4. How much preparation and customization will be required?
  5. Would this be a new client or a client you’ve worked with before?
  6. Are there opportunities for additional business with this client in the future?
  7.  Will you have an opportunity to sell your products or services?
  8.  Is the event in person or virtual?
  9. Will you need to fly to the event?
  10. Will you need overnight accommodations?
  11. Is the event being held in a location that you’d like to visit for business or personal?
  12. Would you attend the event/conference anyway?

If that sounds daunting, don’t worry — The Official Speaker Fee Calculator includes all of those factors and more when calculating your ideal fee.

If you want a more in-depth breakdown of those 12 questions, make sure to check out this post on how to price your speaking engagements here.

How to set fees for a specific event

For now, though, here are a few factors I want to highlight:

The Type of Audience Matters

Say you’re speaking to an industry filled with corporate professionals. You’re able to charge more based on the perceived value of your information, plus the fact that for-profit organizations have larger budgets to spend on conferences and events.

Who you’re talking to matters.

If you’re speaking to a non-profit organization the rate would significantly differ compared to a corporate powerhouse.

Are Travel Fees Included?

Perhaps you’ll need to fly to the event, which means you’ll have more expenses like car rental, taxi, parking meals etc.

On average, you can charge an additional $750 for long distance gigs.

Now, this expense could be more, it could be less, but this is an average industry standard. There is a lot of room for negotiation here.

Knowing what questions to ask is critical in determining your travel expenses. Again, the numbers in the calculator don’t account for everything. You have room to wiggle here so use your judgment.

Are You Staying in Motel Hell or Hotel Heaven?

No one tells you how awful the accommodations can be when you travel, especially when you’re in no-man’s-land for a gig. Those are the nights you want to cry yourself to sleep in the rental car with the windows down in February. Anything would be better than a rock hard bed, a dirty bathroom, and a floor filled with trash from who knows when.

I’ll spare you the gory details and disgusting stories. But trust me when I say you need to ask about accommodations before you say “yes” to your next speaking engagement.

With that being said, you’ve done your research and checked out the hotels in the area. Luckily, they all have a 4-5 star rating! You lucky dog, you. You happily agree and confirm that you’ll need overnight accommodation. At that point, you’ll need to negotiate that into your fee or choose where you’d like to stay — within reason.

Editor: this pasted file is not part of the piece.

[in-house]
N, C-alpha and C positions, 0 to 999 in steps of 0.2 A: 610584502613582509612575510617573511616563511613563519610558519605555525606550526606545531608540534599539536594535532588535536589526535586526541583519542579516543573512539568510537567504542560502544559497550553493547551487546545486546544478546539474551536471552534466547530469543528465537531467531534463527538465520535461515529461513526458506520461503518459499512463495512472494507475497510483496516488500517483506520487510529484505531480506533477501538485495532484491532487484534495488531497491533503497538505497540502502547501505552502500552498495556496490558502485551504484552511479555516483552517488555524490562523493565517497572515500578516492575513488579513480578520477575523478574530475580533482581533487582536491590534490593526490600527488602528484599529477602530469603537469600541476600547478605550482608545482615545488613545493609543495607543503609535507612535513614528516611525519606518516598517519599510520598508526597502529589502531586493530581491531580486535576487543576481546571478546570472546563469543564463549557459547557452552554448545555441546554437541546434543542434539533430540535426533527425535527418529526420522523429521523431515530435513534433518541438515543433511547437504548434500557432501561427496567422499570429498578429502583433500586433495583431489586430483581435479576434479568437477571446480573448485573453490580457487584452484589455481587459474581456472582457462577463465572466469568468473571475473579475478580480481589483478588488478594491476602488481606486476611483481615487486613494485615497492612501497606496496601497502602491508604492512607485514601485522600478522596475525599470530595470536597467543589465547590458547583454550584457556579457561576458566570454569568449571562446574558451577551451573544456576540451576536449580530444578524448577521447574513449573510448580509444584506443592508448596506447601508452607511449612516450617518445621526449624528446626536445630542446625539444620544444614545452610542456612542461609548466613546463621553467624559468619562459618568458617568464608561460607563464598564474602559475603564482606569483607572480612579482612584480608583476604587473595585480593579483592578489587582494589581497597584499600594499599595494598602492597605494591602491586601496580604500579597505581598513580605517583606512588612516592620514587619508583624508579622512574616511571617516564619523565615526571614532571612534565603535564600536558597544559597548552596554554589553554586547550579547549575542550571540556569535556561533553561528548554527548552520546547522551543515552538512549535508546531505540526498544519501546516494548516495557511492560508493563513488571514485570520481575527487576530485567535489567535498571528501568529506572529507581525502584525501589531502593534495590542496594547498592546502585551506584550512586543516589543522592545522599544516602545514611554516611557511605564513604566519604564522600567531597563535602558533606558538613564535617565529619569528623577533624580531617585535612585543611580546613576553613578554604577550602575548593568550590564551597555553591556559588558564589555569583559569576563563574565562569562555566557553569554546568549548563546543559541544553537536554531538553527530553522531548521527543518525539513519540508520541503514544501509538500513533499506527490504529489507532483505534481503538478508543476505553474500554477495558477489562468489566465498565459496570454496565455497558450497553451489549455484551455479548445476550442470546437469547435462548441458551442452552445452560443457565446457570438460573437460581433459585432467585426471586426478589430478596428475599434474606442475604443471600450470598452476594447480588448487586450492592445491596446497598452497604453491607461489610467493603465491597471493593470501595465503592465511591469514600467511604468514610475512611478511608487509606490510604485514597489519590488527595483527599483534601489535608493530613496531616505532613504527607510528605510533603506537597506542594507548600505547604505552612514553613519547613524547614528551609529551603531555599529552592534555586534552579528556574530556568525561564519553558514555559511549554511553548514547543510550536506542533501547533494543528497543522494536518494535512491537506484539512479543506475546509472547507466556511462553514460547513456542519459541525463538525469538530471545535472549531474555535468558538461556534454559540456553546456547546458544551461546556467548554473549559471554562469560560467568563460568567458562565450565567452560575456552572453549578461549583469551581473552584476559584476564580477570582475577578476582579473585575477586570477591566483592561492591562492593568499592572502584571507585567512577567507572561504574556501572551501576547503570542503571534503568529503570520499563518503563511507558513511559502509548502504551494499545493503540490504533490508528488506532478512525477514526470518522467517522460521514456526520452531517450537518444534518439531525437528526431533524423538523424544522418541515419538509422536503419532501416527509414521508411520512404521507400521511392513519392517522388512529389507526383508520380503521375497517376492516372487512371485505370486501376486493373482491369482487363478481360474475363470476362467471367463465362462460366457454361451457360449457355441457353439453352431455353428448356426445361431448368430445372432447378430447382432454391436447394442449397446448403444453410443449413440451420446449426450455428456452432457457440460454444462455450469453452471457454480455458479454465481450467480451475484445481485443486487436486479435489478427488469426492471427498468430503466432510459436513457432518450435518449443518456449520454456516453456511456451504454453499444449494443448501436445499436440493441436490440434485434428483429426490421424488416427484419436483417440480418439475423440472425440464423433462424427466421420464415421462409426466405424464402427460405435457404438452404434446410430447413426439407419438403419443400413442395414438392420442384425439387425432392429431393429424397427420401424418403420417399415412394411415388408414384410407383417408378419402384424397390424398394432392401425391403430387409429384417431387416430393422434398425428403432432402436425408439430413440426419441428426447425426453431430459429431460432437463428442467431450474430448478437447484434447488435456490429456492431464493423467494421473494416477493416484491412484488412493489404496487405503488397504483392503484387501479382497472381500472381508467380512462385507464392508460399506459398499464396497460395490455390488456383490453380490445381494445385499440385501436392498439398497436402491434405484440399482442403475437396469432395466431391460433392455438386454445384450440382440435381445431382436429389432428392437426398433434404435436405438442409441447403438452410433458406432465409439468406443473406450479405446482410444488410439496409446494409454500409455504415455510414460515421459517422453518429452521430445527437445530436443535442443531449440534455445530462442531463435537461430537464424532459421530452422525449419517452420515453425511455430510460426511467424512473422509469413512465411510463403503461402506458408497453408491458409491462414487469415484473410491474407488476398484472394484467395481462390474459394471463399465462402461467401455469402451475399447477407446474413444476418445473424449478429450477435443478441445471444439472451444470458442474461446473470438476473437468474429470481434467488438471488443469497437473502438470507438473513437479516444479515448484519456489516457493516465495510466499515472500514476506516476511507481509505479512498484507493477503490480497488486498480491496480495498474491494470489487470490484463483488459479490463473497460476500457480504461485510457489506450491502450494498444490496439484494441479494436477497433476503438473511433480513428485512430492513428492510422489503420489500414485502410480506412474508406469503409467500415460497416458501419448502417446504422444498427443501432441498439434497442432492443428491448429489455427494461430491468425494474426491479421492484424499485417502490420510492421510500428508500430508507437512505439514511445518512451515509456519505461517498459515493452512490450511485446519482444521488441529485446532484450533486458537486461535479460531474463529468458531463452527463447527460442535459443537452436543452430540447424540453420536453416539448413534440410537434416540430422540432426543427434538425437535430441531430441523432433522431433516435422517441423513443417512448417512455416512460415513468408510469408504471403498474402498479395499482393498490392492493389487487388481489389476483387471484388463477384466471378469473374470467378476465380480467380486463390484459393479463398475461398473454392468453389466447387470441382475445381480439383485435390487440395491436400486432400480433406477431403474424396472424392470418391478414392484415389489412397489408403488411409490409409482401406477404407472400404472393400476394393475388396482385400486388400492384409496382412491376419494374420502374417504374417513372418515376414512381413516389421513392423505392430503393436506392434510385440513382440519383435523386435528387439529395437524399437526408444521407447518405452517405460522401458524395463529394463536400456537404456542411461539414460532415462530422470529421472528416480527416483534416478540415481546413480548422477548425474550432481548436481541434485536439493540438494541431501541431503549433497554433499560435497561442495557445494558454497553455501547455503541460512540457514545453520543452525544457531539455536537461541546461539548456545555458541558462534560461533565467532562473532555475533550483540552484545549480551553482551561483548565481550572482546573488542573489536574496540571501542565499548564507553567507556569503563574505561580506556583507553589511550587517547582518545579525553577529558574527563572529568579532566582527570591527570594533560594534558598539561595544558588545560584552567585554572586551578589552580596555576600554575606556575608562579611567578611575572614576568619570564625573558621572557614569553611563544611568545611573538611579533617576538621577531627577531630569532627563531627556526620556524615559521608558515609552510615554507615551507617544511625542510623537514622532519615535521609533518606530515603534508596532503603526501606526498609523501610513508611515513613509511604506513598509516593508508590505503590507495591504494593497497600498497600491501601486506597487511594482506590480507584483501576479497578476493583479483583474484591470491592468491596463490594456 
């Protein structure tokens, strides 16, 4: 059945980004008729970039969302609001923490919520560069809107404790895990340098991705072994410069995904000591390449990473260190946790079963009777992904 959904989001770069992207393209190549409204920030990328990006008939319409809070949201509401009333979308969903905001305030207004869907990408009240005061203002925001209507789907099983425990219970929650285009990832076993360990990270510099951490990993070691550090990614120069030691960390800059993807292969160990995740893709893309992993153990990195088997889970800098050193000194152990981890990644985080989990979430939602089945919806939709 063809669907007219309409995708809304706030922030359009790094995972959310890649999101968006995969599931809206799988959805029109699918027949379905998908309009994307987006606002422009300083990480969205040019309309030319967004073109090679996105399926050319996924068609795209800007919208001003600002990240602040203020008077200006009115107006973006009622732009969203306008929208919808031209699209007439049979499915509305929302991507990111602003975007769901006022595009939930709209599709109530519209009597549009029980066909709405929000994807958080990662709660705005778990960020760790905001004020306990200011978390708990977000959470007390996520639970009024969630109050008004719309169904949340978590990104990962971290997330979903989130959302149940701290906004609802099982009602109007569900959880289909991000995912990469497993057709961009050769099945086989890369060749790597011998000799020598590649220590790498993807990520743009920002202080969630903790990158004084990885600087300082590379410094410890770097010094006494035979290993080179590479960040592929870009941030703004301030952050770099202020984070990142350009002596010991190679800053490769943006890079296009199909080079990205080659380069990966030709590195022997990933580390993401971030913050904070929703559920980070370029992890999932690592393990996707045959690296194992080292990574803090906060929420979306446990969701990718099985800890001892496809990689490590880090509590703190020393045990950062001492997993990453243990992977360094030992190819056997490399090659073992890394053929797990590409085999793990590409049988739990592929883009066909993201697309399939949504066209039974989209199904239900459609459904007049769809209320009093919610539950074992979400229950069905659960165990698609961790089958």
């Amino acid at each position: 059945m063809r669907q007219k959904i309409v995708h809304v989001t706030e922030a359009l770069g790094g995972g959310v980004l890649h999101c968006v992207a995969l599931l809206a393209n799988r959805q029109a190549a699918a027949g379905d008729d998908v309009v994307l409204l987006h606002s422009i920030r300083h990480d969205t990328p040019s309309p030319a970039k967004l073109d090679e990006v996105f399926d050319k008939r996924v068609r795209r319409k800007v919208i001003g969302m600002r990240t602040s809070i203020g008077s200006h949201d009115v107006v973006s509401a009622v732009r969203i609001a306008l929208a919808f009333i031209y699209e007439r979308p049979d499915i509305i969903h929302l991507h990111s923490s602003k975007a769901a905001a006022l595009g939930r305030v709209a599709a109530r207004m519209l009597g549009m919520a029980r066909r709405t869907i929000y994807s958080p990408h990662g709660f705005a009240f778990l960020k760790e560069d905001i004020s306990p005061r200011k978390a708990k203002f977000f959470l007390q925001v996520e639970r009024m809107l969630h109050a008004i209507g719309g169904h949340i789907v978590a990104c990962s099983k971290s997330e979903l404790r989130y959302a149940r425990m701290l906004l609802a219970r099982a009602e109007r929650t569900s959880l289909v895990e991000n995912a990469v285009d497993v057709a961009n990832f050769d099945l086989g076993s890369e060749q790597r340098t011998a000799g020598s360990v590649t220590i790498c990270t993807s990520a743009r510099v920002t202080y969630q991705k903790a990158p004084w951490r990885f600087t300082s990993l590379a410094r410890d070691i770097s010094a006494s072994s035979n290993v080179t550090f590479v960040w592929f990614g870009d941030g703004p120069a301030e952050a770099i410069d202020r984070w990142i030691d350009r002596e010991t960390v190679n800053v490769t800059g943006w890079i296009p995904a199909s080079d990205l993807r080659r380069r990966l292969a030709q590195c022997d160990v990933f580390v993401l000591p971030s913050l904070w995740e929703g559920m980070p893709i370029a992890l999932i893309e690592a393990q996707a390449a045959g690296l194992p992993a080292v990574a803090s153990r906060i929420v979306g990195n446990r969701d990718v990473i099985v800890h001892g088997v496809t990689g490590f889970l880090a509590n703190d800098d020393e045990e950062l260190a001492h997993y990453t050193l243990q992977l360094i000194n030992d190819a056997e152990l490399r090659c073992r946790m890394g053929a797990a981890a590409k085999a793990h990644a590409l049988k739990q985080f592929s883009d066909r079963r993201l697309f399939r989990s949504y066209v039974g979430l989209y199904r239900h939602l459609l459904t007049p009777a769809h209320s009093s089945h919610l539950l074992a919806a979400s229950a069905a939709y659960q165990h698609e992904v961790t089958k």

You can’t charge them for the Hotel Heaven when they have a Motel Hell budget.

Location! Location! Location!

We all know that in the real estate industry, location is everything. I feel the same for booking speaking gigs too.

If I’m invited to speak at an event in Spain and I’ve always wanted to go there, I’d be more likely to decrease my speaking fee. Why might you ask? If I have to fly to Spain and my travel expenses are significantly more, shouldn’t I be charging more? Well, that depends on how you look at it.

In my opinion, if the location is amazing and Spain has been on my bucket list for decades, I’d be more inclined to lower my speaking fee just to attend. If you price yourself out of the water due to traveling across the world, you’re possibly allowing your dreams to slowly fade away. Please don’t let that happen.

Take less, find the money and embrace the experience. What you charge doesn’t matter.

What does matter is that you get your butt on that plane and carpe diem, my friend! Say YES, call your spouse, book the flight — find a way. And if you’re a beach bum and there’s an event in Aruba — find a way. If you’re a ski bum and Vail is calling your name — find a way.

Don’t forget to stop and smell the roses. It’s why you do what you do. You want to make a living doing what you love.

Take those chances, embrace the opportunities and make a difference with your message. As a side note, if you’re organizing an event, please pick a cool place that people would want to go to. Create an experience that people will remember and enjoy year after year.

Be My Guest

I’m not talking about the song from Beauty and the Beast. I’m talking about speaking at an event that you’ll already be a guest at. If you plan on attending the event you’ve been asked to speak at, you could lower your speaking fee or simply have them comp your visit.

No harm in breaking even! Bonus. No-brainer. Where do I sign? If they’re willing to pay for your entry ticket, hotel room, food, happy hour etc. or any of the above, you’re in like Flynn. Can I get a fist bump?

How to get started with pricing

Here’s how to get started with pricing:

Create a fee structure with options

This should accompany your speaking menu that you email to the client. A fee structure allows you to not have to pull a number out of thin air when people ask you what you charge, and it gives you confidence. Clients will also be less likely to try to negotiate with you if it’s right there on the page that you emailed them after your call.

Make your fee structure easy to understand

Include all the details a client may need about what they’re paying for. Also remember, if you’re in more than one industry, you may need to have different fee structures for each industry. This probably won’t apply when you’re getting started, since you should aim for one industry at a time. Years ago when I was transitioning from speaking to high schools and colleges to speaking to corporations, I had to have three different fee structures because the audiences and budgets were so different and the clients needed different options.

Don’t post your fees on your website